INTERVIEWED BY Michaela Stehr IMAGES courtesy of Bernard Brand
Cape Town-based artist Adele Van Heerden sheds some light on her latest Joburg exhibition Field Trip and how it represents spaces of natural respite in the bustling city.
Tell us about the concept of your new exhibition?
Field Trip is an exhibition of paintings, unique watercolour transfers and is an edition made in collaboration with David Krut Projects.
Increasingly my work has become preoccupied with our connection (and dis-) from living through the Anthropocene. It has made me deeply aware of how vital nature is to be human. As urbanisation intensifies, so does the need for green spaces and finding ways to connect to the wilderness. Nature is at the heart of our psychological and physical well-being. But we are not always able to connect with it and my work has become increasingly preoccupied with how we bring the natural world into our own spaces and find ways to re-engage.
When I’m making work in a new city, I start by exploring, camera in hand, I’ll walk the physical spaces, discovering and documenting the environment, especially human-made spaces which work in symbiosis with greenery and plants. On returning to the studio, these images are translated into artworks.
The works on show recall my month-long residency with David Krut Projects in June/July of 2021, where I sought inspiration from the green lungs of the city. Johannesburg, which is considered the largest human-made forest in the world, is home to many a plant-filled nook and cranny. Those familiar with the city will recognise in these works locations in which residents find respite from the dense concrete urban landscape. My work highlights quiet scenes, often framed in such a way to feel like one is looking sideways or glancing up, in places like Maboneng, The Wilds, Victoria Yards, The Greenhouse Project at Joubert Park, and the Melville Koppies.
What does a regular day look like for you?
I like to wake up early and start my day with a dog walk, sometimes just around the neighbourhood of Observatory, but if I have more time I like to go to Newlands Forest or one of the many trails on Table Mountain. Some mornings I opt for a swim, which is becoming my new obsession.
Then I roll into the studio and start my day with a coffee and catch up with my studio mates. I try to keep regular 9-5 hours at the studio.
You use a variety of different mediums, do you work on multiple pieces at the same time and do you go through phases?
I definitely go through phases. Sometimes I’m interested in painting something I saw and was inspired by recently on a walk, and other times I like painting interior scenes. I find there are definitely strong themes recurring in my work, such as greenhouses, houseplants, dogs on carpets, windows and reflections, bouquets and monuments.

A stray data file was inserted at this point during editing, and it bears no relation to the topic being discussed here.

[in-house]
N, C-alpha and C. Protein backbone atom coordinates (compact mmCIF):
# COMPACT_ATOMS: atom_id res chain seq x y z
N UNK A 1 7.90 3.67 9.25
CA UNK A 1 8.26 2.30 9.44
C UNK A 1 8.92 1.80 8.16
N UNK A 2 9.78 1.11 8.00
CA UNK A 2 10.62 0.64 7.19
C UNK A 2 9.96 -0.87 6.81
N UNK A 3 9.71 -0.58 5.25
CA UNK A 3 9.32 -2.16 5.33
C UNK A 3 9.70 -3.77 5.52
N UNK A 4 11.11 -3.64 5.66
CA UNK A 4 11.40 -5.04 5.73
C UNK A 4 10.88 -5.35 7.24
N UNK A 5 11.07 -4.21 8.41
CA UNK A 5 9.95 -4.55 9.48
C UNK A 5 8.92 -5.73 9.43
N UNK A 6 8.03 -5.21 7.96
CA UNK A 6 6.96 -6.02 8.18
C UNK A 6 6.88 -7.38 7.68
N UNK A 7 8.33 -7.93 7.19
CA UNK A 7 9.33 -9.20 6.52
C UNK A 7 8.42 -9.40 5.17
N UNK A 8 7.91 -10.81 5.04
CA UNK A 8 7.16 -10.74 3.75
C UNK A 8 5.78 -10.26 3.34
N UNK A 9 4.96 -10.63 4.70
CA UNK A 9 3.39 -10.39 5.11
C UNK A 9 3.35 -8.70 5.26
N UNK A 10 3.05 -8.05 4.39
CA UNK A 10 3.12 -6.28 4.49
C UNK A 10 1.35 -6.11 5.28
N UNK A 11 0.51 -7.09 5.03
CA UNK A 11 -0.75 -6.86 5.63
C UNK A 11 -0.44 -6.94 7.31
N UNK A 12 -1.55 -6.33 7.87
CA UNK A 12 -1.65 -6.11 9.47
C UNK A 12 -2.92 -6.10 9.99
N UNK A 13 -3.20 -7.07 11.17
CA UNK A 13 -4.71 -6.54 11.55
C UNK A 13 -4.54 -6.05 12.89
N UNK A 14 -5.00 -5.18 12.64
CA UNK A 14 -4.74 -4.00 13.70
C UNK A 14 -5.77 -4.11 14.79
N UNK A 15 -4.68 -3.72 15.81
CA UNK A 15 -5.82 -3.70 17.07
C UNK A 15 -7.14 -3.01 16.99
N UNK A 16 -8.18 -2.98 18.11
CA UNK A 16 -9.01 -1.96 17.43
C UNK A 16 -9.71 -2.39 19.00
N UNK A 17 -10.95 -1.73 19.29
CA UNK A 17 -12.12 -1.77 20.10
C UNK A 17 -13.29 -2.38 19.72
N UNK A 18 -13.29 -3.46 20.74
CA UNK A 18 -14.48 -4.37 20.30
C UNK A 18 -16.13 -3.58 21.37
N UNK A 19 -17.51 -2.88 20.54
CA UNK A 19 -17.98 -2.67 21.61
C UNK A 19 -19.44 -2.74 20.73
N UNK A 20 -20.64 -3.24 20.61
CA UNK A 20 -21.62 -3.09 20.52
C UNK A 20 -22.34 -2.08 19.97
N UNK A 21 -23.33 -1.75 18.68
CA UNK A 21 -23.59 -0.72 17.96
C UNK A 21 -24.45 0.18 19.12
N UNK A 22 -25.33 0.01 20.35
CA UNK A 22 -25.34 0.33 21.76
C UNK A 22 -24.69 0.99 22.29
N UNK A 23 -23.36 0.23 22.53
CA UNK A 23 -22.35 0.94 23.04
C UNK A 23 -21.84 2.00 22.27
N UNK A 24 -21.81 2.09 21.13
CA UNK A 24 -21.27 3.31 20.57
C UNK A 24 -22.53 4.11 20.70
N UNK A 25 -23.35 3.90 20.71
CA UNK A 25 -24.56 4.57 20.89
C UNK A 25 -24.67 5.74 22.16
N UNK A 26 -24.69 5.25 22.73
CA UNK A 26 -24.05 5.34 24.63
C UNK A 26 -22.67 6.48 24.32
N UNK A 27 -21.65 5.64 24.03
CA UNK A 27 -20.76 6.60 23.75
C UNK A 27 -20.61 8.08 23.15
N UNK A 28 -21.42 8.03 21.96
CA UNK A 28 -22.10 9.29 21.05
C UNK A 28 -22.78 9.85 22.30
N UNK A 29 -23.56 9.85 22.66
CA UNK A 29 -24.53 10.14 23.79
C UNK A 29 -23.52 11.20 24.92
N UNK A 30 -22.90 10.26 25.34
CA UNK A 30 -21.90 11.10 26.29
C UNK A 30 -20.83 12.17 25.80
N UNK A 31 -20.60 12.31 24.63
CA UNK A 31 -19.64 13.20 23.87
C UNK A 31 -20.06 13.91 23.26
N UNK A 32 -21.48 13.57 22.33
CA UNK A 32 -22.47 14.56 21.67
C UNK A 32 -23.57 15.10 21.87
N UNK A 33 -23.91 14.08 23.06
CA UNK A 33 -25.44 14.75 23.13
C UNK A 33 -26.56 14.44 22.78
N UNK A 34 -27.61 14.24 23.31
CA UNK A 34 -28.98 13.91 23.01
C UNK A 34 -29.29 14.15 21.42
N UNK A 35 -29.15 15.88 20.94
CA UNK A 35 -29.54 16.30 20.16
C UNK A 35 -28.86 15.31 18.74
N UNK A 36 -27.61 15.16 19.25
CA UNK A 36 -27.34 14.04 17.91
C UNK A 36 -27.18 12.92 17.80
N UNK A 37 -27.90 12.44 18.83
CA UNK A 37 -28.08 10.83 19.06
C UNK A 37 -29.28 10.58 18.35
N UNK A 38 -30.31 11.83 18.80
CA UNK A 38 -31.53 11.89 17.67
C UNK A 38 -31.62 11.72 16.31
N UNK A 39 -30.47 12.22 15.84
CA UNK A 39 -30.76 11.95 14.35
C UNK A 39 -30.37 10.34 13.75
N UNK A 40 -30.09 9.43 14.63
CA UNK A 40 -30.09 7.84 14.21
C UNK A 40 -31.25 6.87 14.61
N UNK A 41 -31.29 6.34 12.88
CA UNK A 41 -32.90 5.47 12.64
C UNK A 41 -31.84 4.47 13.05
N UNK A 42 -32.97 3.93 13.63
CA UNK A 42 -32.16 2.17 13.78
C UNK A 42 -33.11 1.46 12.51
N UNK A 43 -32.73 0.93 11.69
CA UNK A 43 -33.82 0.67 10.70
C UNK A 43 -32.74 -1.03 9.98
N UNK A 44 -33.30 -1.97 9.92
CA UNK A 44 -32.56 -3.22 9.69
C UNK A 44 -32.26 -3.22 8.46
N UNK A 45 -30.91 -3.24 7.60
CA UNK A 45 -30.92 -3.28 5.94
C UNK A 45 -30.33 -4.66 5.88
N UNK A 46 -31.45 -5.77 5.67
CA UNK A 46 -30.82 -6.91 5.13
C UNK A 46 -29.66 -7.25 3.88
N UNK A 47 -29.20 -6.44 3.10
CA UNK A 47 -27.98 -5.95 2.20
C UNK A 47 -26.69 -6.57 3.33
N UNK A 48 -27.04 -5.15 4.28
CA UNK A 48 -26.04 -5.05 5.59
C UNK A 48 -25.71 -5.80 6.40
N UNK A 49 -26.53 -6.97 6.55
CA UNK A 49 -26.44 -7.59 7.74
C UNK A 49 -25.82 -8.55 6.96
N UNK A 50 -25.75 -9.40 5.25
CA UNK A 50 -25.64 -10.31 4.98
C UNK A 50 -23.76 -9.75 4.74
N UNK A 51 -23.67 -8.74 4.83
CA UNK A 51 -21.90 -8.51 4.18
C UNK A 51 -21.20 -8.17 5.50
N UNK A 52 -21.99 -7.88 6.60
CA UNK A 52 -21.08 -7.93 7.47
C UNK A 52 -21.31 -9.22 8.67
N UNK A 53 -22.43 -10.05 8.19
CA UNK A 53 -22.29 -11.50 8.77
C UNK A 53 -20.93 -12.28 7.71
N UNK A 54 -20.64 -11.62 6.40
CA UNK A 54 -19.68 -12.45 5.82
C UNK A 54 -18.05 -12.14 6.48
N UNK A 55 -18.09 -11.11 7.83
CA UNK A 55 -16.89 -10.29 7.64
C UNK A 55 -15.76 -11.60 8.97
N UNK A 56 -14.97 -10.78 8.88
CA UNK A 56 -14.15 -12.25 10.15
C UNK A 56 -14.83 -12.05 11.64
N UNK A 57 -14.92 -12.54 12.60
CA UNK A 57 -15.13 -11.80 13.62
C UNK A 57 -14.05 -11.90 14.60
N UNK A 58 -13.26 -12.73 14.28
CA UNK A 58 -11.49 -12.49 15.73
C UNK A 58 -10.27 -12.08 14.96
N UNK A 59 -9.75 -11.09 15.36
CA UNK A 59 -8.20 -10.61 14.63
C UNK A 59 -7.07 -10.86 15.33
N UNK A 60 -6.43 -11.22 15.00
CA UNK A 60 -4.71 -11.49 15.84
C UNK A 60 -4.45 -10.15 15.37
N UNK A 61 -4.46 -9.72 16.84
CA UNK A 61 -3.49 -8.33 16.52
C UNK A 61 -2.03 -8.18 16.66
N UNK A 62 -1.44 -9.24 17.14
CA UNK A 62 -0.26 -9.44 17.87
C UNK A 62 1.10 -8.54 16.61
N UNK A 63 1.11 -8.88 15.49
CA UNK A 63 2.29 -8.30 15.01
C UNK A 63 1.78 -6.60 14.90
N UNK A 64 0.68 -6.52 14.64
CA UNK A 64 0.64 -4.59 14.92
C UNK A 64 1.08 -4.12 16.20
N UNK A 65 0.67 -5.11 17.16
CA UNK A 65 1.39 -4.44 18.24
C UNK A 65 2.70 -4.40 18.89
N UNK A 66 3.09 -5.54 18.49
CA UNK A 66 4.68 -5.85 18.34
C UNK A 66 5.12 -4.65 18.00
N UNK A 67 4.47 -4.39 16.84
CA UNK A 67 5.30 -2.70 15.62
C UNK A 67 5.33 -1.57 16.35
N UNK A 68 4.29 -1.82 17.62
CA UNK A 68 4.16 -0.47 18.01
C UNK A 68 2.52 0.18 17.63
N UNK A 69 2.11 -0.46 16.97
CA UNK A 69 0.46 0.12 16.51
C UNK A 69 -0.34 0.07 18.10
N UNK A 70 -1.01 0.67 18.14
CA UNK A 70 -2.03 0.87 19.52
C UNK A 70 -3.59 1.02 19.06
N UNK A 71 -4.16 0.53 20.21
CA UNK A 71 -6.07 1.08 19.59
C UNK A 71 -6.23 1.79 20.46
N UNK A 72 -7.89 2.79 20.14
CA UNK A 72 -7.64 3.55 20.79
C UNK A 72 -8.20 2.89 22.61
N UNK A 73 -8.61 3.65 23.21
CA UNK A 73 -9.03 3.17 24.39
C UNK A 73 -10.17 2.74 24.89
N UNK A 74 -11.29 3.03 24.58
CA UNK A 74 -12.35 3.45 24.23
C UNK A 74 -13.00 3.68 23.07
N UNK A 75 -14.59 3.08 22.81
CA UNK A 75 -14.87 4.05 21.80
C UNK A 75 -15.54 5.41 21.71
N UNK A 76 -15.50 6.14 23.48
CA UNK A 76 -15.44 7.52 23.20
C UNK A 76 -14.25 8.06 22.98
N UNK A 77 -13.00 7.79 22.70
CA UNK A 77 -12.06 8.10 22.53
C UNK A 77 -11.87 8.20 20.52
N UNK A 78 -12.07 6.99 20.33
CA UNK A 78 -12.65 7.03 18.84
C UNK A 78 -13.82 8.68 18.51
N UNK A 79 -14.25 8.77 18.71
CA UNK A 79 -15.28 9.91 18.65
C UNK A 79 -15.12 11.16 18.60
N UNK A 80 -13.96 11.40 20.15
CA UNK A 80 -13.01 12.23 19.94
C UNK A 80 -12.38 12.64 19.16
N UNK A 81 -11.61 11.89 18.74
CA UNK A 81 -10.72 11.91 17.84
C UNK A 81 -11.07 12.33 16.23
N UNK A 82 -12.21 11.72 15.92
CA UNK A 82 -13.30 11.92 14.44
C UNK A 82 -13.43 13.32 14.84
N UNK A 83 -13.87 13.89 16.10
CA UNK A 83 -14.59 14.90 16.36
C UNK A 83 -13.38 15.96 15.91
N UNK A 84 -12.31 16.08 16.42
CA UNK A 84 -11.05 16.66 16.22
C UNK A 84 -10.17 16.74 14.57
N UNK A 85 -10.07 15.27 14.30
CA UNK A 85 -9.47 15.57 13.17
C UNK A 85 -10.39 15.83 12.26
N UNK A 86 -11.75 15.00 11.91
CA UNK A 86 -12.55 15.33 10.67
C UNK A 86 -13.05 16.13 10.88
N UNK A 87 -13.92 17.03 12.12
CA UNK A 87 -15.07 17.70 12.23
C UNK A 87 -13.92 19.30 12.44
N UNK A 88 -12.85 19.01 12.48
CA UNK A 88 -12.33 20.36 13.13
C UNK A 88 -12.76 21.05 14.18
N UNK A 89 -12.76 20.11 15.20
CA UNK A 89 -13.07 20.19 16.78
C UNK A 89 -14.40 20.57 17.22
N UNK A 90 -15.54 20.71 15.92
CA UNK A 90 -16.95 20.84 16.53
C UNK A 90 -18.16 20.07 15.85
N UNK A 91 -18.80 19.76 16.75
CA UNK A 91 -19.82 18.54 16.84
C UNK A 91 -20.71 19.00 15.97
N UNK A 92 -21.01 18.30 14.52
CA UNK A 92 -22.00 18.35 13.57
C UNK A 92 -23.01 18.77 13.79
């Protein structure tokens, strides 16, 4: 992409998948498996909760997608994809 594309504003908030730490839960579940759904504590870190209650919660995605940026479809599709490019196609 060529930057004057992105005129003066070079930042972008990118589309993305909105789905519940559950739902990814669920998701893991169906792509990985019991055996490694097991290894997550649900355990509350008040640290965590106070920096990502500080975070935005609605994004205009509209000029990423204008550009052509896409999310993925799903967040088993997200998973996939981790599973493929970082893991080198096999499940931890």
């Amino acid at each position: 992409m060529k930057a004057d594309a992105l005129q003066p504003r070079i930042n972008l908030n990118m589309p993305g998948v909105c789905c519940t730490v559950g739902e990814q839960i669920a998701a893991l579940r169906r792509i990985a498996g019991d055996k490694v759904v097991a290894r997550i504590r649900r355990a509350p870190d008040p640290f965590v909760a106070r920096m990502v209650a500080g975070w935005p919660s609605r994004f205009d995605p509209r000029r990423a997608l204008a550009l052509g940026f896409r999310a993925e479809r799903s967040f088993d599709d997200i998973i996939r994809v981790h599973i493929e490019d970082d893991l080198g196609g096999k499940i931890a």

Images are translated onto film through drawing and painting on both the front and the back of the translucent substrate. I’ll usually start with the linework using a fine liner, a Japanese brush pen or charcoal. Then I’ll turn the translucent paper around and start adding colour with gouache paint in the reverse-painting technique. Sometimes, if I have a lot of energy I’ll have multiple pieces on the go, especially if I’m working on a series or a new body of work. Other times I’ll prefer to focus on one piece at a time.
Where do you go for inspiration?
I try to find inspiration in everyday life and my work is mostly autobiographical. The pandemic taught me that beauty can be found in the everyday and banal, you just need to shift your perspective. I have many folders on my computer with pictures from the last few years, and I’ll often look back at them to a particular moment or place. I will then “relive” this moment by painting it, often a few months or years later.
What feeling do you try to evoke through your work?
My intention is to evoke a sense of calm in my works. During a time that is quite stressful and volatile, I think it’s important to surround yourself with artworks that bring you a sense of peace.
What plans do you have for the next year?
I’m preparing for another solo exhibition later in the year, and I’m planning to return to David Krut Projects soon for another printmaking project. There are some collaborative projects with some local brands coming up as well.
Describe your work in three words?
Tell us about your lockdown art experience?
Being home and confined to the indoors prompted a re-engagement with interior scenes. It was a good time to simplify my life, figure out what is really important, and reconnect with what it meant to be “at home”. I had just returned in time from my residency in Paris, so I had all this inspiration and energy to produce a new body of work in my kitchen.
During the first few weeks of lockdown, I put out a call on social media for images from the lives of friends and during their sheltering at home. I then painted these pictures and compiled them in an online art portfolio and exhibition titled Hold Fast. This was an interesting online dialogue and exchange during a time when communication was shifting. I think people enjoyed seeing their experience depicted through painting, and buying a work from this series had an additional incentive as 50% of the sales went to Food Flow ZA (a local food security organization).
Follow Adele on Instagram, here.